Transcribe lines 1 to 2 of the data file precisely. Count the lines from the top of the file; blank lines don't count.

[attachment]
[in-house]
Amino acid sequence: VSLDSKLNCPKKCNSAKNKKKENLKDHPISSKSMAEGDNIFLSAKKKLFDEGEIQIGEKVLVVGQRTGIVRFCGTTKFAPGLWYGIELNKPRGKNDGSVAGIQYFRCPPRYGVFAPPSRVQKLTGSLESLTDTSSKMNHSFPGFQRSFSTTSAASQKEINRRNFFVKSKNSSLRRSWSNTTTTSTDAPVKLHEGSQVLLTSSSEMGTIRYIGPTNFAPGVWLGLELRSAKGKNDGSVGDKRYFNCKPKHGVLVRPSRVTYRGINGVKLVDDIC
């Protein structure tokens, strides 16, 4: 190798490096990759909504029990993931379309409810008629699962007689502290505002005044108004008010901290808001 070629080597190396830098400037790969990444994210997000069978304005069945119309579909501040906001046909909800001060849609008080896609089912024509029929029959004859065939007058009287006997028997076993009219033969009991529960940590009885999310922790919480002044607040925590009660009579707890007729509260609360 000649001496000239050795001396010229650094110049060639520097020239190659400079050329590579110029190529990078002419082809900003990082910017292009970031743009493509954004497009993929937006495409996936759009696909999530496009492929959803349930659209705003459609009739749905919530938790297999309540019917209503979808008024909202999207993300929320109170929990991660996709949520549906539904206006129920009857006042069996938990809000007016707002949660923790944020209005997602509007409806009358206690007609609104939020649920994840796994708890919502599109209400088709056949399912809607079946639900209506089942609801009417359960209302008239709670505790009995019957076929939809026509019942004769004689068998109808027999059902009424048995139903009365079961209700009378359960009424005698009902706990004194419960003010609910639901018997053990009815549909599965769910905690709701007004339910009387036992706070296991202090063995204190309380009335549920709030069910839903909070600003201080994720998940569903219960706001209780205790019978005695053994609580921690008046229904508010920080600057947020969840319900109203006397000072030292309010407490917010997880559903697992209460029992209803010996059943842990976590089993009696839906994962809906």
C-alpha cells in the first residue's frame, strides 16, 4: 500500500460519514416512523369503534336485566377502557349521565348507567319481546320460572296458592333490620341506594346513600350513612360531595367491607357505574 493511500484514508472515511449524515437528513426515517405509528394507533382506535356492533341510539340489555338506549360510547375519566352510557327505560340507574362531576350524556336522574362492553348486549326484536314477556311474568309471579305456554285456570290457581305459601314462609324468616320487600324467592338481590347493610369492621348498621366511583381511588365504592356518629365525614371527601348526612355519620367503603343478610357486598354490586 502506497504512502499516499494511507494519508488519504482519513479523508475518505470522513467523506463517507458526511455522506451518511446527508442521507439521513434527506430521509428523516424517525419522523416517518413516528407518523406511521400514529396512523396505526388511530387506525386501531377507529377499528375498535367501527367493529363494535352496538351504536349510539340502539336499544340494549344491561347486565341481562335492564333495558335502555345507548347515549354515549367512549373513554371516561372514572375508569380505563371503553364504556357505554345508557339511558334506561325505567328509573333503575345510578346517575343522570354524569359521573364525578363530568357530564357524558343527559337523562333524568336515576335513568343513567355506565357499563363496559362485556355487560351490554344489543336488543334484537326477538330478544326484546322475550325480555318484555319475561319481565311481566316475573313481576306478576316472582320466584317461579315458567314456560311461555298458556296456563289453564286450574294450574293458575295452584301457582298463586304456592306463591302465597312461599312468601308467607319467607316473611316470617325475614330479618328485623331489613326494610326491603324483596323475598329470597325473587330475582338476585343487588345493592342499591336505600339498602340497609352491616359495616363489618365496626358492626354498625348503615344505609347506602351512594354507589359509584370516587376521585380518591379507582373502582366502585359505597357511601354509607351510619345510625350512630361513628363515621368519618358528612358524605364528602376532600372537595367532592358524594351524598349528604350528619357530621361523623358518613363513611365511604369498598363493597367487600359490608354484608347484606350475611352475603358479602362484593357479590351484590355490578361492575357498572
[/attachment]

[in-house]
Amino acid sequence: VSLDSKLNCPKKCNSAKNKKKENLKDHPISSKSMAEGDNIFLSAKKKLFDEGEIQIGEKVLVVGQRTGIVRFCGTTKFAPGLWYGIELNKPRGKNDGSVAGIQYFRCPPRYGVFAPPSRVQKLTGSLESLTDTSSKMNHSFPGFQRSFSTTSAASQKEINRRNFFVKSKNSSLRRSWSNTTTTSTDAPVKLHEGSQVLLTSSSEMGTIRYIGPTNFAPGVWLGLELRSAKGKNDGSVGDKRYFNCKPKHGVLVRPSRVTYRGINGVKLVDDIC